Liberian Government Debunks Global Witness Publication of Forestry Tax Waiver
Monrovia – The Liberian government has clarified that contrary to the allegations contained in the Global Witness publication, the Forestry Industrial Development & Employment Regime Act of 2017 does not provide the timber industry a US$13 million tax gift and that every penny the logging concessions owe is still due and payable.
A statement issued by the Ministry of Information, Culture & Tourism says the bill provides an incentive for companies to accelerate the investment in the processing industry
– the companies can offset investments in saw mills, dryers, plywood factories etc. against the portion of the tax bill that comes from the bid premium.
“Those companies that harvest and export continue to pay the timber taxes as they have in the past years since starting operations – this amounts to about $30 to $35 for each cubic meter exported,” the statement added.
According to the Ministry of Information, the economic rationale behind the bill is straight forward: Encourage companies to expand production – we are today operating at 10% to 20% of capacity compared to what we envisioned 5 years ago; Incentivize companies to build the processing industry in lock step with expansion of production – we want to stimulate employment and expand the tax base; Substantially leverage the multiplier effect of investments in the logging sector and expand and deepen linkages to other sectors of the economy; Expand the total tax base; Collect more taxes cumulatively over the next 5 years with this bill than without .
The statement also pointed out that the present Administration has repeatedly demonstrated full commitment to the sustainability principals under the Forest Law Enforcement, Governance and Trade regime in keeping with its Voluntary Partnership Agreement with the European Union.
The focus on controlled harvesting with a push to stimulate processing and employment is precisely part of the FLEGT agenda.
Liberia is focused on the socio-economic benefits and the environmental sustainability of a profitable commercial logging sector.
It is therefore unfortunate that Global Witness would suggest that this investment program which is aimed at engendering value addition and sustainability in forest management as one that “puts back efforts to halt climate change” and “short changes the Liberian people”.
The government admonishes Global Witness and others with interest in the proper management of the forest resources to eschew uninformed rhetoric and focus on facts and data: Sustainable commercial tropical forest management in collaboration with the local people is the best way to protect the forests – this happens only when the industry becomes profitable; today, illegal logging does not take place in the commercial concessions and efforts to tackle it in open public forests are yielding positive results.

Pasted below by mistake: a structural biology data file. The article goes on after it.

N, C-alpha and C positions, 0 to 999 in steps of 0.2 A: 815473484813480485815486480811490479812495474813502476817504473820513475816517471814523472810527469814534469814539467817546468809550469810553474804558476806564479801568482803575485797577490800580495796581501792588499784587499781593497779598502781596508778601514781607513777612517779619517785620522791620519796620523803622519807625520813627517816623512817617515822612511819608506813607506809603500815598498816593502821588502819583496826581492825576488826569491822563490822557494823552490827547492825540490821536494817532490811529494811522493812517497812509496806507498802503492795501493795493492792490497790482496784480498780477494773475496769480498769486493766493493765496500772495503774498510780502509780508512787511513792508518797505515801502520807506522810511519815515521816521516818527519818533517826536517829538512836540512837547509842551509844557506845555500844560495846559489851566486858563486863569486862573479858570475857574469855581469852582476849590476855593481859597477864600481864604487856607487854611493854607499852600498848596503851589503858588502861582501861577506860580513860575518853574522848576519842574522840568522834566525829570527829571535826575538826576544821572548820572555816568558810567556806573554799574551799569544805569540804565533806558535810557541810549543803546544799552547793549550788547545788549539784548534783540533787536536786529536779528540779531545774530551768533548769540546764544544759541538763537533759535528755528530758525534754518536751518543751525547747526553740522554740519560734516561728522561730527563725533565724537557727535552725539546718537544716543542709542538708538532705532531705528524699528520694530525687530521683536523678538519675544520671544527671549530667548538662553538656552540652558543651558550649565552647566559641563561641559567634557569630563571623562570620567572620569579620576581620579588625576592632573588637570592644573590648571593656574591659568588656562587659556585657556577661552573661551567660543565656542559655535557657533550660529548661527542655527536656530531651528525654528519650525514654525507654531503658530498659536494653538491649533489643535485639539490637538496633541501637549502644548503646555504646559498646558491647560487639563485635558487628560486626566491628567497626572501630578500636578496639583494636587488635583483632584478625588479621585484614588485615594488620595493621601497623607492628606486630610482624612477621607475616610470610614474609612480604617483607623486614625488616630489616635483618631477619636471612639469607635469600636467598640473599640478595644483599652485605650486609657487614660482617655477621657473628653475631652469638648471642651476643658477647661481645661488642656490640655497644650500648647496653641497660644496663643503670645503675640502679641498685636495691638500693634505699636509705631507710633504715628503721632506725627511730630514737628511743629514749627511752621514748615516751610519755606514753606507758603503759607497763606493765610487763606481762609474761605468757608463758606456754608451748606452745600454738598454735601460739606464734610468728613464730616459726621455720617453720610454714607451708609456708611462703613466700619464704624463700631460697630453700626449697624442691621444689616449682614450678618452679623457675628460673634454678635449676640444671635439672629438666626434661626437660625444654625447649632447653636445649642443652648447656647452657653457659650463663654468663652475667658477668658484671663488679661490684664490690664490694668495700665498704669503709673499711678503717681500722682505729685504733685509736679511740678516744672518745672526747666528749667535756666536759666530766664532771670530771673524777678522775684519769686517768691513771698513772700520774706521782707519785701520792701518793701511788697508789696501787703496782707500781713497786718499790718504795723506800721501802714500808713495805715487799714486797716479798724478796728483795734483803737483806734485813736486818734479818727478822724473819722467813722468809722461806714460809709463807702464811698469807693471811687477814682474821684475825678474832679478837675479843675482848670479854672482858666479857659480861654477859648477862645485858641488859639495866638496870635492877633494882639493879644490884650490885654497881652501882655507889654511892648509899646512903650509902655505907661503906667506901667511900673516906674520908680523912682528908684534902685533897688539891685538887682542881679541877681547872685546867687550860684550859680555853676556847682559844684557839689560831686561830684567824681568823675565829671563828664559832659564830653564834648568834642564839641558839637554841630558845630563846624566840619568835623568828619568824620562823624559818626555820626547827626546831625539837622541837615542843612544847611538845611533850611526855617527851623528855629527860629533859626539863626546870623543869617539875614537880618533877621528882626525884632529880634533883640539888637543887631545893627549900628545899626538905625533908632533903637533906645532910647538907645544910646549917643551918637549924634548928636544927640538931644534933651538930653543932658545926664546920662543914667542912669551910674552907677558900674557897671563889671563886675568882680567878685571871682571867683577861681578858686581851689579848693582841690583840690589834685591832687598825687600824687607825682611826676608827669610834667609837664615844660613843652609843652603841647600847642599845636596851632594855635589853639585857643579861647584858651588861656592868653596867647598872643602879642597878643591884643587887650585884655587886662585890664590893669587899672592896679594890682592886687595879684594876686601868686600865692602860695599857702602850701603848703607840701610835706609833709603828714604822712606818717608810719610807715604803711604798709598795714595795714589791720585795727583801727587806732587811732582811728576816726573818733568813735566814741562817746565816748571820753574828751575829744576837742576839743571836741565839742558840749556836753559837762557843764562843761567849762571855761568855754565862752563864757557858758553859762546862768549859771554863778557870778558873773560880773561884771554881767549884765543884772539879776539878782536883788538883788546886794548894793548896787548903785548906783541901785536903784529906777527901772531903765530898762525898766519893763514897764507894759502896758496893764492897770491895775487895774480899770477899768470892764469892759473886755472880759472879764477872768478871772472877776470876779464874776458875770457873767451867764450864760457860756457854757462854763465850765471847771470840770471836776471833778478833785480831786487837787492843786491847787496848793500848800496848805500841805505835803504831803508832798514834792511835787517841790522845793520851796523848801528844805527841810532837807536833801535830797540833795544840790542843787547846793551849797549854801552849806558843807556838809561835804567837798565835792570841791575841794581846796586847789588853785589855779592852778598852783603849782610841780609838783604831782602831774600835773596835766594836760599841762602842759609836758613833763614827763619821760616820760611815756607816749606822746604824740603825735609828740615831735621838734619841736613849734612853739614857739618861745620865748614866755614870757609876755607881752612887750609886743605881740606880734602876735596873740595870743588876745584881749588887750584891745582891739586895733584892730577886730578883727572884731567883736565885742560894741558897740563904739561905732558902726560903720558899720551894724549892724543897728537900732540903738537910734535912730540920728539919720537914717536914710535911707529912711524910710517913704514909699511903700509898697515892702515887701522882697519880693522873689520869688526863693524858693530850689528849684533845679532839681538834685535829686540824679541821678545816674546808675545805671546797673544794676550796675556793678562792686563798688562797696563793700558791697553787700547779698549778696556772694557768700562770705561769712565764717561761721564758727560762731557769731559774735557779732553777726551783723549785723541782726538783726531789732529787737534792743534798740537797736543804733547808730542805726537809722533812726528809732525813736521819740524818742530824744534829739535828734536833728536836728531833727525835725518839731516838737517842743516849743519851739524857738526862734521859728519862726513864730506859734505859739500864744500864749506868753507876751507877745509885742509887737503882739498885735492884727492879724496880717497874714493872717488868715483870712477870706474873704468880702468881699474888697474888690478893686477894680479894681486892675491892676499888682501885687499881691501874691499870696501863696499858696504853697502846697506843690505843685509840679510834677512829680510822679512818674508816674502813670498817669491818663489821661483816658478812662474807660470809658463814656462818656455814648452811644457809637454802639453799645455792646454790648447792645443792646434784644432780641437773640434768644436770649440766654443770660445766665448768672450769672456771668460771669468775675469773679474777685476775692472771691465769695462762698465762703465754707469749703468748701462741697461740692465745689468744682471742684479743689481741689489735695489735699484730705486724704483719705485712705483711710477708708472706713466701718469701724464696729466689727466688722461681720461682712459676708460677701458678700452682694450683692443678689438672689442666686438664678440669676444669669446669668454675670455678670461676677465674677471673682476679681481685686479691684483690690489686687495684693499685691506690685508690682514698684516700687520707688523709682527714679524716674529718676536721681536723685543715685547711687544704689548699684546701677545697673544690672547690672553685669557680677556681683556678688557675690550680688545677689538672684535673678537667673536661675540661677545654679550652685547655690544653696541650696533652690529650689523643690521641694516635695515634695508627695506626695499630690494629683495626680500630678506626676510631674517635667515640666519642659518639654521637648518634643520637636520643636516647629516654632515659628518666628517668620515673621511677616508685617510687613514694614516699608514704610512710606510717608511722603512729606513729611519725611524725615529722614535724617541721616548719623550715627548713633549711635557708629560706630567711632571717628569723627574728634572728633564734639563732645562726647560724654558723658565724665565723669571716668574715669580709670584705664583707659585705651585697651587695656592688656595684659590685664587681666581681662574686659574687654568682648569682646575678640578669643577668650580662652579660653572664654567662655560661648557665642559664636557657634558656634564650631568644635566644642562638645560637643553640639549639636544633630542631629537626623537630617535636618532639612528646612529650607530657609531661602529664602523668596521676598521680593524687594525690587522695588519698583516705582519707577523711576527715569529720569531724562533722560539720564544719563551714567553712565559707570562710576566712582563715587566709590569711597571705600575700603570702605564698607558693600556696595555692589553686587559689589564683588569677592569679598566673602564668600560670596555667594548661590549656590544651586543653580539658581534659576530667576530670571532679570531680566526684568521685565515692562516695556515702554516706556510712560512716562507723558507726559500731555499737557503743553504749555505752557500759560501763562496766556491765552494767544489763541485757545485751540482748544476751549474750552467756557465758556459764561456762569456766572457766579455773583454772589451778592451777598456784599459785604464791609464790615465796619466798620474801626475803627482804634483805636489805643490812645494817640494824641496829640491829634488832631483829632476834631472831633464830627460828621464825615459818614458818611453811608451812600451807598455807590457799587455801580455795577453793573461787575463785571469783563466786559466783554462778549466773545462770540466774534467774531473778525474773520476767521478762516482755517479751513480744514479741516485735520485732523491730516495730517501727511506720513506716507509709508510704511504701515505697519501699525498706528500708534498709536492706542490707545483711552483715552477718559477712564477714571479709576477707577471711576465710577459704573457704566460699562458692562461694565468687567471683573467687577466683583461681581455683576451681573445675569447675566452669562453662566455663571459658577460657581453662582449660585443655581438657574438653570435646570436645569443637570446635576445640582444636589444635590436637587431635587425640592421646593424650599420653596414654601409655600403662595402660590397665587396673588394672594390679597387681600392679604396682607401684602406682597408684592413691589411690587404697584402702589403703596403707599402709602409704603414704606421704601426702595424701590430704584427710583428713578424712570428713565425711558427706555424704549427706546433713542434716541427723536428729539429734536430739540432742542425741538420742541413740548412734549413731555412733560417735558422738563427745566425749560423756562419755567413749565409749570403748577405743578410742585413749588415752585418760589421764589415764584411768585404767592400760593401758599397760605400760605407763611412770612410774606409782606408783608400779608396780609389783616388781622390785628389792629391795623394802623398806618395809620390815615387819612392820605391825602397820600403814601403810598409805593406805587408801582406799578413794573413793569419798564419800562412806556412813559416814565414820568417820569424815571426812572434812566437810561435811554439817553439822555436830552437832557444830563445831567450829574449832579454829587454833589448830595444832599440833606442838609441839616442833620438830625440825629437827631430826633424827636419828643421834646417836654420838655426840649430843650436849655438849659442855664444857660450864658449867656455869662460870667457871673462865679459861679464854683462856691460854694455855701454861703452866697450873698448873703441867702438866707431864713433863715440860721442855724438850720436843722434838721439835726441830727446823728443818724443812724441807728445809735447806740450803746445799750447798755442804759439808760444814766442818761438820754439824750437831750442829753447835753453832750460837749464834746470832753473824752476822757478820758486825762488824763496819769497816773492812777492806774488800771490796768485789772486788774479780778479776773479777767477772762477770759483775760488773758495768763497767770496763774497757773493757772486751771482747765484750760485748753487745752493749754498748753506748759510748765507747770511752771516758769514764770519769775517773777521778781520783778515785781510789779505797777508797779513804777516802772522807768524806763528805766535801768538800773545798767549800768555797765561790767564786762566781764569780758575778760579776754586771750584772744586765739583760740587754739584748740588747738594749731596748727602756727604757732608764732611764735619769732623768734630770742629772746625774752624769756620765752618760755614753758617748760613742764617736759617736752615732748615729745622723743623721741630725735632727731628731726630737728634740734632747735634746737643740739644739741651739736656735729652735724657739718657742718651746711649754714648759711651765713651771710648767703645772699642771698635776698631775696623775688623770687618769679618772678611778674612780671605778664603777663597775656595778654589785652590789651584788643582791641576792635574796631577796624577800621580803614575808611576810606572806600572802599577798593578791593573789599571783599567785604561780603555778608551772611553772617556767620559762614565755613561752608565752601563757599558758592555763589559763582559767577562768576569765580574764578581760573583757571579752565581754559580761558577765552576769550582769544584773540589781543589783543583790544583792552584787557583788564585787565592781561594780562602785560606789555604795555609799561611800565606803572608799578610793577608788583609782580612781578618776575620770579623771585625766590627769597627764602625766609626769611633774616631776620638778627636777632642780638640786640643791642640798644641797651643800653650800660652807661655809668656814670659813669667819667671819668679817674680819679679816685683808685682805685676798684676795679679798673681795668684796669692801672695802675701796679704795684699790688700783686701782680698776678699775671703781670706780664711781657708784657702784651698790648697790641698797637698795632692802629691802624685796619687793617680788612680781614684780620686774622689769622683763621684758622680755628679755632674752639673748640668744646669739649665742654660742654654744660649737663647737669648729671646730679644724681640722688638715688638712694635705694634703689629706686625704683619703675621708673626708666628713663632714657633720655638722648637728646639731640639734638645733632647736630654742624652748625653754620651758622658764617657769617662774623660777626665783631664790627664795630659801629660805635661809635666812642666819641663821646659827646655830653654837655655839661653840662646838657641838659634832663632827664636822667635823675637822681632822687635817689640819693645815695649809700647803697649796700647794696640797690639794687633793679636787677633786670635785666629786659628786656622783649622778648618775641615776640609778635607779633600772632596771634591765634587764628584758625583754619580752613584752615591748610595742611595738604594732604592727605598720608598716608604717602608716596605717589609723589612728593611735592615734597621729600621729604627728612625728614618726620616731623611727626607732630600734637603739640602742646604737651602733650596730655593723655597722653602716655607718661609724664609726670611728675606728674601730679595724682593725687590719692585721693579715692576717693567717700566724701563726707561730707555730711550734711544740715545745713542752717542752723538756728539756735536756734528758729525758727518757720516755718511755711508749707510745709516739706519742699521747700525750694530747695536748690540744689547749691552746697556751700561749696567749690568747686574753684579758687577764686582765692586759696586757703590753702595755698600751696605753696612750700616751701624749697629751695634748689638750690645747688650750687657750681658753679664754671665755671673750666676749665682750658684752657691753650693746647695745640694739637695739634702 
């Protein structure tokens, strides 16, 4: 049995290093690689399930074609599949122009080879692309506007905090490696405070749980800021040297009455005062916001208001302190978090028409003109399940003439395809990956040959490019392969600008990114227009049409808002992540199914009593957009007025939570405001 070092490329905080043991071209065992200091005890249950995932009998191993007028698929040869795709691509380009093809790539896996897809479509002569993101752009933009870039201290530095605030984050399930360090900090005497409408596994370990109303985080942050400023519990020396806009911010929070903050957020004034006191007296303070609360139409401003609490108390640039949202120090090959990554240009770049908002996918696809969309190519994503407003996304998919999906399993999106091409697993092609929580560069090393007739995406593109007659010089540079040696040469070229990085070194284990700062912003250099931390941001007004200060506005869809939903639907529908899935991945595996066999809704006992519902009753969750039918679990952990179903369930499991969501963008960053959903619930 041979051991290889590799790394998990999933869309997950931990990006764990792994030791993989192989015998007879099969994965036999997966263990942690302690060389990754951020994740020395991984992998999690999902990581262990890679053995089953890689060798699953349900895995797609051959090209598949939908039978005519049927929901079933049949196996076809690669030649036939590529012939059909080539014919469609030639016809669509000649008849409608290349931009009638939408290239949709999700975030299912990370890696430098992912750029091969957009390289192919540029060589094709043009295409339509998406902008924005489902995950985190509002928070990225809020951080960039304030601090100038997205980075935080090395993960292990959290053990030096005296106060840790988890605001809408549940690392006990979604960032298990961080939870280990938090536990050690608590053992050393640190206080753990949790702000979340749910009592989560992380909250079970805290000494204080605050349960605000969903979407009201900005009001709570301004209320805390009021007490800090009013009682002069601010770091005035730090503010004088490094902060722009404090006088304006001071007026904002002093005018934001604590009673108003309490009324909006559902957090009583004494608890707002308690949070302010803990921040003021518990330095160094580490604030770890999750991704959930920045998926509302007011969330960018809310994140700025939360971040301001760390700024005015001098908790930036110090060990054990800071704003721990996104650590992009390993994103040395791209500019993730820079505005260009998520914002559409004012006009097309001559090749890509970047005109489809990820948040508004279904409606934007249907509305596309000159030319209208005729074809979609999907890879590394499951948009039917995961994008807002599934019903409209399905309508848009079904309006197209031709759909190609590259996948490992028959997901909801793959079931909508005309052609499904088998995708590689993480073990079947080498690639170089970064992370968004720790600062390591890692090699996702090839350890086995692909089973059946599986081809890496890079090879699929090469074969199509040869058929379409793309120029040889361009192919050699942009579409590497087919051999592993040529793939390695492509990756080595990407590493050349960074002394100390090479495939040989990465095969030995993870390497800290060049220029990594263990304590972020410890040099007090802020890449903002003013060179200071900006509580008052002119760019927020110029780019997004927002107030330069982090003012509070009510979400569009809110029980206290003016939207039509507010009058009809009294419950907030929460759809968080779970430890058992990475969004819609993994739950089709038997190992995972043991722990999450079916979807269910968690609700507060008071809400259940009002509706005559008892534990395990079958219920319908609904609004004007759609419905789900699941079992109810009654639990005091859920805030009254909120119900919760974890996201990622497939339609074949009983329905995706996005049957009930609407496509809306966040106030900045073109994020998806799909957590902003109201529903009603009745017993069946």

The Liberian sustainability management process is not perfect yet, and room for improvement definitely exists, but today the commercial logging companies in Liberia are not harvesting timber illegally nor do they export without paying taxes. Any claim to the contrary is false and misleading.
However, Liberia does have a lot of timber sold locally that is harvested illegally and the GOL collects zero tax. All that timber is produced by local people – it is known as the pitsaw industry.
The government has accepted certain accruals of outstanding land-based taxes, namely the original bid premiums and annual land fees, because the government was not able to fulfill all its obligations in a timely basis under the terms of the concession agreements with regard to infrastructure, particularly roads, bridges, ports etc.
The government agreed to a payment plan with each company for the outstanding balances. This recognizes the fact that certain delays in the development of the timber sector occurred through no fault of the concessionaires.
This practice is not unique to Liberia. It is evidence of good governance. It is also evidence of Liberia’s desire to encourage private sector investors to locate here. The alternative to government’s forbearance in this regard would have probably been litigation.
There are examples in several countries of the OECD where governments have implemented similar programs for particular industrial sectors or for the interest of advancing a national priority. They all do it for the reasons articulated for the Liberian timber sector.
“The Forest Industrial Development and Employment Act is good economic policy. It focuses the industry on the right commercial, industrial and national priorities: local processing, employment creation and resource sustainability.
The government, in its continued practice of transparency, remains prepared and willing to grant access to Global Witness to all its activities, transactions and programs relating to the forest sector,” the statement noted.